• Washington State has largest concentration of aerospace workers in the world
  • Some of the world’s biggest companies headquartered in this region

Rocky Mountain: Montana, Wyoming, Colorado, Utah

  • Imports mining machinery, fertilizers, live animals, newsprint, softwood lumber, and aircraft and aircraft parts

Upper Midwest: Minnesota, Iowa, Nebraska, North Dakota, South Dakota

  • Closely linked to Canada’s Prairie provinces
  • Good market for first-time exporters based in Saskatchewan, Alberta and Manitoba

Midwest: Illinois, Missouri, Wisconsin

  • Chicago is the continent’s largest intermodal port and rail hub
  • Many fortune 500 companies are headquartered in this region

Great Lakes: Michigan, Ohio, Indiana, Kentucky

  • Number one market for Canadian exporters
  • Representing a fifth of our total U.S. exports
  • Two thirds of this trade is related to transportation and the auto industry

You will find a comprehensive fact sheet for 35 of the most lucrative states for Canadian exporters here.

Key Opportunity Sectors in the U.S.

  • Aerospace
  • Defence and security
  • Agriculture, food and beverage
  • Life sciences
  • Cleantech
  • Green building and related infrastructure
  • Infrastructure, building products and related services
  • Information and communications technologies
  • Automotive
  • Education
  • Life sciences
  • Oceans industries
  • Oil and gas


The biggest risk to exporters is non-payment:

  • Many U.S. buyers expect open account terms of 30 to 60 days.
  • This means you are extending credit with no security.
  • The only way to alleviate this risk is to ensure shipments.

More information on getting paid can be found in section 5.3.

Source: EDC

EDC can help you navigate the risks inherent in exporting to the U.S. and help you formulate strategies to break into the various regional markets:


The North American Free Trade Agreement (NAFTA) came into effect on January 1, 1994, creating the largest free trade region in the world at that time between Canada, the U.S. and Mexico.

In 2015, total trilateral merchandise trade, as measured by the total of each country’s imports from its other two NAFTA partners, amounted to over US$1.0 trillion – more than a threefold increase since 1993. In the same year, NAFTA partners represented 28 per cent of the world’s GDP with less than 7 per cent of the world’s population. Since implementation, the North American economy, the combined GDP for Canada, the U.S. and Mexico, has reached roughly $25 trillion.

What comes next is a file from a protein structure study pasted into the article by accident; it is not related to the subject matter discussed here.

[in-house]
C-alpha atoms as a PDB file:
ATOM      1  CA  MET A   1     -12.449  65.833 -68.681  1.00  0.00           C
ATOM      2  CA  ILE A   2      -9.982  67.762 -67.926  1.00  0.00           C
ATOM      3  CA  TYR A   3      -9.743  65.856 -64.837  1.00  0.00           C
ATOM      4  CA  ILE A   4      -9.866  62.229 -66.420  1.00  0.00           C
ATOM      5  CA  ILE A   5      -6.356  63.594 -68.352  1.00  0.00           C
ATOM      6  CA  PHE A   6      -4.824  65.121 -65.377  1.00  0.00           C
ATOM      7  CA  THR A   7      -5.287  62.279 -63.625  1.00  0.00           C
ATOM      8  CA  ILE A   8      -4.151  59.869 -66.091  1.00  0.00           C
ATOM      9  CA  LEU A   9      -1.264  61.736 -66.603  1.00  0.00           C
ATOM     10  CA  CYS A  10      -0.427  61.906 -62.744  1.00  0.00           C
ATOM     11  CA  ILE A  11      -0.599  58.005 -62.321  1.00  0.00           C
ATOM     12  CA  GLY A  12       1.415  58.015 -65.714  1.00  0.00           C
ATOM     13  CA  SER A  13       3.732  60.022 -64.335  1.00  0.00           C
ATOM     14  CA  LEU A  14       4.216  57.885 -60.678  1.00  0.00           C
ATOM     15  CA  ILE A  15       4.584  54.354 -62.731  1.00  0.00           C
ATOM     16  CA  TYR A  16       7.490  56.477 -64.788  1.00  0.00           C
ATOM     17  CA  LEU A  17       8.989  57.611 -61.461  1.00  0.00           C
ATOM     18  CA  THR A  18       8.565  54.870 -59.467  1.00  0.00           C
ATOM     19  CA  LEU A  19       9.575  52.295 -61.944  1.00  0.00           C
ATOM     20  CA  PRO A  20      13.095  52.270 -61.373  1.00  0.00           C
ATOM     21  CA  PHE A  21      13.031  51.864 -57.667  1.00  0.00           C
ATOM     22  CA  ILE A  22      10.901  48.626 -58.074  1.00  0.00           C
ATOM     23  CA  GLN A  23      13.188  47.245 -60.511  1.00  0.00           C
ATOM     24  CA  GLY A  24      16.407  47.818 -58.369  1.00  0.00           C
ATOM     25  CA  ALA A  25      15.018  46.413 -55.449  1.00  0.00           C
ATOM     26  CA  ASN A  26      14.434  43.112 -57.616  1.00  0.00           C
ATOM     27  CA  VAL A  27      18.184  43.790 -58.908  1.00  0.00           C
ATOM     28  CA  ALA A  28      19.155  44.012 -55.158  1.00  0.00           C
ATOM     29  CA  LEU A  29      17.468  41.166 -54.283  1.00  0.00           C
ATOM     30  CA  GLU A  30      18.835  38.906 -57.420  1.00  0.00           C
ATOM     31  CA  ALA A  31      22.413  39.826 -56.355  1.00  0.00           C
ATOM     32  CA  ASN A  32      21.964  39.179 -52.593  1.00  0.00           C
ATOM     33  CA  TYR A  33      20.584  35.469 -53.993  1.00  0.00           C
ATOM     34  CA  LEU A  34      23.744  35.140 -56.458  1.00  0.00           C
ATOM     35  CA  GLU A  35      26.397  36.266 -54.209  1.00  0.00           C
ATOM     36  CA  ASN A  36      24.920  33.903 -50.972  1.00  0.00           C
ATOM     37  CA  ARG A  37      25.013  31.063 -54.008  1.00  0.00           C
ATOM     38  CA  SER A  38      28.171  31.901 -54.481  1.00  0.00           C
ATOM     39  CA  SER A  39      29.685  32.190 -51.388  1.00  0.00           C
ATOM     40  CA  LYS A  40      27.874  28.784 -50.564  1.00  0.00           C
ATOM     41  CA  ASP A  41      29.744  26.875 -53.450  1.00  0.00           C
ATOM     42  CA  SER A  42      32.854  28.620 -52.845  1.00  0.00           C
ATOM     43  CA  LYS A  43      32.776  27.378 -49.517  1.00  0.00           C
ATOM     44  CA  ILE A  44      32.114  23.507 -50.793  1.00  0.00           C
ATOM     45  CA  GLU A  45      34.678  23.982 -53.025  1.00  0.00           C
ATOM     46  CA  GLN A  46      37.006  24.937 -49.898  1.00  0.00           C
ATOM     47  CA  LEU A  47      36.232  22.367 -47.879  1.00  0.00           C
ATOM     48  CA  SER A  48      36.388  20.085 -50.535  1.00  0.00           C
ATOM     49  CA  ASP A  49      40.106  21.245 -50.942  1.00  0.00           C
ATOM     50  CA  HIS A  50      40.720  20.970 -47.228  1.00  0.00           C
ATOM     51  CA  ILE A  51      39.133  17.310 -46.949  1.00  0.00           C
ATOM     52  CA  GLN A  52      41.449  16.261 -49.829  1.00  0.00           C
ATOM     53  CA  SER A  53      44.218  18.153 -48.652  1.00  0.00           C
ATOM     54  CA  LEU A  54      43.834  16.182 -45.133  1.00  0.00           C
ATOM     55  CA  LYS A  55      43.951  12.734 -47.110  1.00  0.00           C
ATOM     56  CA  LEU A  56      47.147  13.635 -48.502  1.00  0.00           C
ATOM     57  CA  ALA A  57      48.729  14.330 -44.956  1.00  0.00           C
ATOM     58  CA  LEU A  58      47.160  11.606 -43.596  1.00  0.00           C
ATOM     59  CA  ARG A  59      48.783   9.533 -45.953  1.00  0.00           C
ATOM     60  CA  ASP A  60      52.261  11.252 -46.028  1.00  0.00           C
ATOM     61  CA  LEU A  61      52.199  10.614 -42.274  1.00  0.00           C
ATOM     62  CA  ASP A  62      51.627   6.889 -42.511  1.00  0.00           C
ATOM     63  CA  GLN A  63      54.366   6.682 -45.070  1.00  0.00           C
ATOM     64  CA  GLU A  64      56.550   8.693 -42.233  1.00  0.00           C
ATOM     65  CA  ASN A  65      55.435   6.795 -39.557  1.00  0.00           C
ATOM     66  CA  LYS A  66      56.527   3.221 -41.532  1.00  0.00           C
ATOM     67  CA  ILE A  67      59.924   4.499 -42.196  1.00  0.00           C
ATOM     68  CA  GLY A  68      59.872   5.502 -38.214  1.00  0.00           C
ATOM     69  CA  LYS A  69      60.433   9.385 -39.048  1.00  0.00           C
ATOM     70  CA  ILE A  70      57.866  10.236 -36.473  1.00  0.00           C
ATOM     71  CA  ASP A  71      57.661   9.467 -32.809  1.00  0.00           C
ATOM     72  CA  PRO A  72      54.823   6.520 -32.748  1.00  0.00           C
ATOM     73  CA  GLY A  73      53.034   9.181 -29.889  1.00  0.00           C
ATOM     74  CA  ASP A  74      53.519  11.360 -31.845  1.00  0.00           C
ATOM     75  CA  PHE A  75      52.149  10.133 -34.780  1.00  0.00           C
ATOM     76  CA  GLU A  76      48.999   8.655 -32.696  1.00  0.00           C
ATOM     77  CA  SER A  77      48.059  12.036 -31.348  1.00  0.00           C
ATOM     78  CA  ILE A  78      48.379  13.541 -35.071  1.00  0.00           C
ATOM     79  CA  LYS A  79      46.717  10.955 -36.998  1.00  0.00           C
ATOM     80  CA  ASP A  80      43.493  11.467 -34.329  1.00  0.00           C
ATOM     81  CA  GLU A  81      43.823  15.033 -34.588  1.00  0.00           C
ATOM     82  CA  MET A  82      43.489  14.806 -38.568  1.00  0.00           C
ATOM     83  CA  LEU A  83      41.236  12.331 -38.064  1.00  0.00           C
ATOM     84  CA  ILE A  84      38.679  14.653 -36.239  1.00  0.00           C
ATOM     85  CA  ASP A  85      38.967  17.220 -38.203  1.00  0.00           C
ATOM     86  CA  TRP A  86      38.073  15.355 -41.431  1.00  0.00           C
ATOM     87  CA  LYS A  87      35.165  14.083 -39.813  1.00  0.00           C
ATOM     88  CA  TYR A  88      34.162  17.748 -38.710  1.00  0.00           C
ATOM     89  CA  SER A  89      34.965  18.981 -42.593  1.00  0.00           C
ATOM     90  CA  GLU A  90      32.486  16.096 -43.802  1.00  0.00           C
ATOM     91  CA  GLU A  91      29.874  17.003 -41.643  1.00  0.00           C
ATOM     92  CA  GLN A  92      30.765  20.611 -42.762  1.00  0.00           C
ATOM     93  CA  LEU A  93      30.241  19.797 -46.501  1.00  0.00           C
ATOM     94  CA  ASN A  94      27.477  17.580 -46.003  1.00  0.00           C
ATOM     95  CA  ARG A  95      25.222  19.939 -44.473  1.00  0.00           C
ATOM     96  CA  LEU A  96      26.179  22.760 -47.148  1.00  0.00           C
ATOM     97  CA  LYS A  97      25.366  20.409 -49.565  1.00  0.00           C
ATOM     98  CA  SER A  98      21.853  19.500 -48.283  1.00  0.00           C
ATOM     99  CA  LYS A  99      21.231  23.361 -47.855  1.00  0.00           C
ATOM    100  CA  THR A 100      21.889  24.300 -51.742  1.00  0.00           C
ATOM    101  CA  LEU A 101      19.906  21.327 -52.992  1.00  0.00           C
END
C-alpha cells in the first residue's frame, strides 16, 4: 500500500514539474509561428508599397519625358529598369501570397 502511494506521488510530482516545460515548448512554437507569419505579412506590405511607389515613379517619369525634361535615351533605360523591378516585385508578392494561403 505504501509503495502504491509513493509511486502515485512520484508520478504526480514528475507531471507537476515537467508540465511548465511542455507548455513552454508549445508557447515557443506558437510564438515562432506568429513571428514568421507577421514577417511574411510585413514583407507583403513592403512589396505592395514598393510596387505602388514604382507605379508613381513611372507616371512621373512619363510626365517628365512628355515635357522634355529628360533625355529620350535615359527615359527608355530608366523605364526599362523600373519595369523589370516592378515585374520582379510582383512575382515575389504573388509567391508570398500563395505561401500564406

Canadian exports to the U.S. grew at an annualized rate of almost 4.6 per cent between 1993 and 2015, and the total merchandise trade between the two countries more than doubled in the same period, reaching CA$881 billion in 2015.

Our trade with Mexico increased 8-fold over the same period, reaching $37.8 billion in 2015.

Almost 80 per cent of our exports were bound for NAFTA partners in 2015.

Our government says this productivity can be linked to lower tariffs, more predictable rules and a reduction in technical barriers to trade; allowing not only for more exports, but more specialization among firms involved in international trade with NAFTA partners.

Source: TCS

Details on the grueling three-way negotiations between the Canadian, U.S. and Mexican governments to overhaul the trade deal can be found here. has covered the NAFTA talks since the beginning, and it will continue to do so until the final decisions come down the pipe.

U.S. Customs

U.S. customs regulations are complex, but shipping across the border can be uncomplicated if you are well prepared.

Information on clearing U.S. customs and dealing with the regulations of both U.S. Customs and Border Protection and other American regulatory bodies can be found here.

Details on handling customs on the Canadian side can be found in section 2.1.


One important thing to remember when shipping into a country as geographically large as the U.S. is to account for wild variations in climate. If you are sending a truck shipment from Toronto in the middle of February to Florida, your packaging needs to be equipped to handle both the cold Canadian winter and the hot, humid climate of the American Southeast.